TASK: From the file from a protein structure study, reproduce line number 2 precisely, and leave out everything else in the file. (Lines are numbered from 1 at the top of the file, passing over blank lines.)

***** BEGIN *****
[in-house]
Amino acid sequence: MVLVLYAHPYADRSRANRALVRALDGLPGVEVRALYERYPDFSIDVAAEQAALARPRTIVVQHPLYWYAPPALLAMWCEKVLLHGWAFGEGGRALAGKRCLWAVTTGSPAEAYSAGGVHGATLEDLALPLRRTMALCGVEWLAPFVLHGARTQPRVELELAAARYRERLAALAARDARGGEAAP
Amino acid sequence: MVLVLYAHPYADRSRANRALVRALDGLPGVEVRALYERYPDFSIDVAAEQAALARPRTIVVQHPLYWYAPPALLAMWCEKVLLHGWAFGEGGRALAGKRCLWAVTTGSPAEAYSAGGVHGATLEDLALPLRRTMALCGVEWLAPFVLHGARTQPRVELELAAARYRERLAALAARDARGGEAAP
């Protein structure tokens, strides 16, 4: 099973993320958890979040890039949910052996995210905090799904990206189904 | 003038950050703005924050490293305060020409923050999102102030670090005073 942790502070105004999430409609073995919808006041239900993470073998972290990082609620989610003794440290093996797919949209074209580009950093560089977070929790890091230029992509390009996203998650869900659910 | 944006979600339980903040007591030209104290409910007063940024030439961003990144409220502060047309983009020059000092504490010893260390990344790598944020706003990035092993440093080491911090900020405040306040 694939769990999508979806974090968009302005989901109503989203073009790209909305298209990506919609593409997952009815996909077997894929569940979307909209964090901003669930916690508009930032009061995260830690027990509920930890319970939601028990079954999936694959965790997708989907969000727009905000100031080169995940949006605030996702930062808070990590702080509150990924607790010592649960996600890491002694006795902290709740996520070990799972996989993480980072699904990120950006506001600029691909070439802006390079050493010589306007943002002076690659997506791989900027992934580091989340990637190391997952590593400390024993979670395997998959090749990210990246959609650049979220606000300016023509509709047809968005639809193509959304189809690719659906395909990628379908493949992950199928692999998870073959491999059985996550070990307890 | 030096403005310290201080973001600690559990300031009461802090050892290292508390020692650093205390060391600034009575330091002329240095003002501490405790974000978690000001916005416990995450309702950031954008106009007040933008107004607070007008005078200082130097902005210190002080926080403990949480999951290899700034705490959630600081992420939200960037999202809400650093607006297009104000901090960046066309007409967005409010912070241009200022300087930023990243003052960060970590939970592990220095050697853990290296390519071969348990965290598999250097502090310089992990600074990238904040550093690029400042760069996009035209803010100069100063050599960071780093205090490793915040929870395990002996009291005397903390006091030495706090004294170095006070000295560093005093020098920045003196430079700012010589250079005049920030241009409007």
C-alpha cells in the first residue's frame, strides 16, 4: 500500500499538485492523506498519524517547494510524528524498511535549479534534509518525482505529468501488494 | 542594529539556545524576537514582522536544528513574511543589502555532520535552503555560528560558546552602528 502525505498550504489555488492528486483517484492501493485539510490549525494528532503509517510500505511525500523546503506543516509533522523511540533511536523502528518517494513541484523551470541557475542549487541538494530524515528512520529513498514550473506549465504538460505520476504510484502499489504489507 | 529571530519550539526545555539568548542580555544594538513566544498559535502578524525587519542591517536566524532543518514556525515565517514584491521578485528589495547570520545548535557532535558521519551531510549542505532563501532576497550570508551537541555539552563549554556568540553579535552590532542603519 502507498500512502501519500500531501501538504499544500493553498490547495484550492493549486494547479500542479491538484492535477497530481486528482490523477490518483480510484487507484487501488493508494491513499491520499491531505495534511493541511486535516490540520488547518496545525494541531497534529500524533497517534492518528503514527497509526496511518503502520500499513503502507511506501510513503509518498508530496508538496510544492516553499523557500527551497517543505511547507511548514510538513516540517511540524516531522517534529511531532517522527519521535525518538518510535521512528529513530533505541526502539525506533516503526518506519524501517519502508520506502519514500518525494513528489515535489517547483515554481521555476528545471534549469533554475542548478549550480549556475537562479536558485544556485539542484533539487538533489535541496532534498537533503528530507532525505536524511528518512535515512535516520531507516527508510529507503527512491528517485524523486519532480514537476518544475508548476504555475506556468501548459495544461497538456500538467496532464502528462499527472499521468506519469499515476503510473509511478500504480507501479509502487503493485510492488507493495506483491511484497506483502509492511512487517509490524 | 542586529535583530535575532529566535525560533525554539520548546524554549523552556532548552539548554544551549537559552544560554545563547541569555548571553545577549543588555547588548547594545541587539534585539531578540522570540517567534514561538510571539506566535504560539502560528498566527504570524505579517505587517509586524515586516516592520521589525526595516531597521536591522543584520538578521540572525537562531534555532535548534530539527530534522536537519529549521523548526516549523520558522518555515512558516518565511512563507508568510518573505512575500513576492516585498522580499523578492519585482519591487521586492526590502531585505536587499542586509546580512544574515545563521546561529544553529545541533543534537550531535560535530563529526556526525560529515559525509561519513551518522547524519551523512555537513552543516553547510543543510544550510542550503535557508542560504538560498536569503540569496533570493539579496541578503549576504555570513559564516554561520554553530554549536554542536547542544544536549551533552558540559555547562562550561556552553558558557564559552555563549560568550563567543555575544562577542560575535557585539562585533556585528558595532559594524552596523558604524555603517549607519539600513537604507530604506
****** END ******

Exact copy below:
Amino acid sequence: MVLVLYAHPYADRSRANRALVRALDGLPGVEVRALYERYPDFSIDVAAEQAALARPRTIVVQHPLYWYAPPALLAMWCEKVLLHGWAFGEGGRALAGKRCLWAVTTGSPAEAYSAGGVHGATLEDLALPLRRTMALCGVEWLAPFVLHGARTQPRVELELAAARYRERLAALAARDARGGEAAP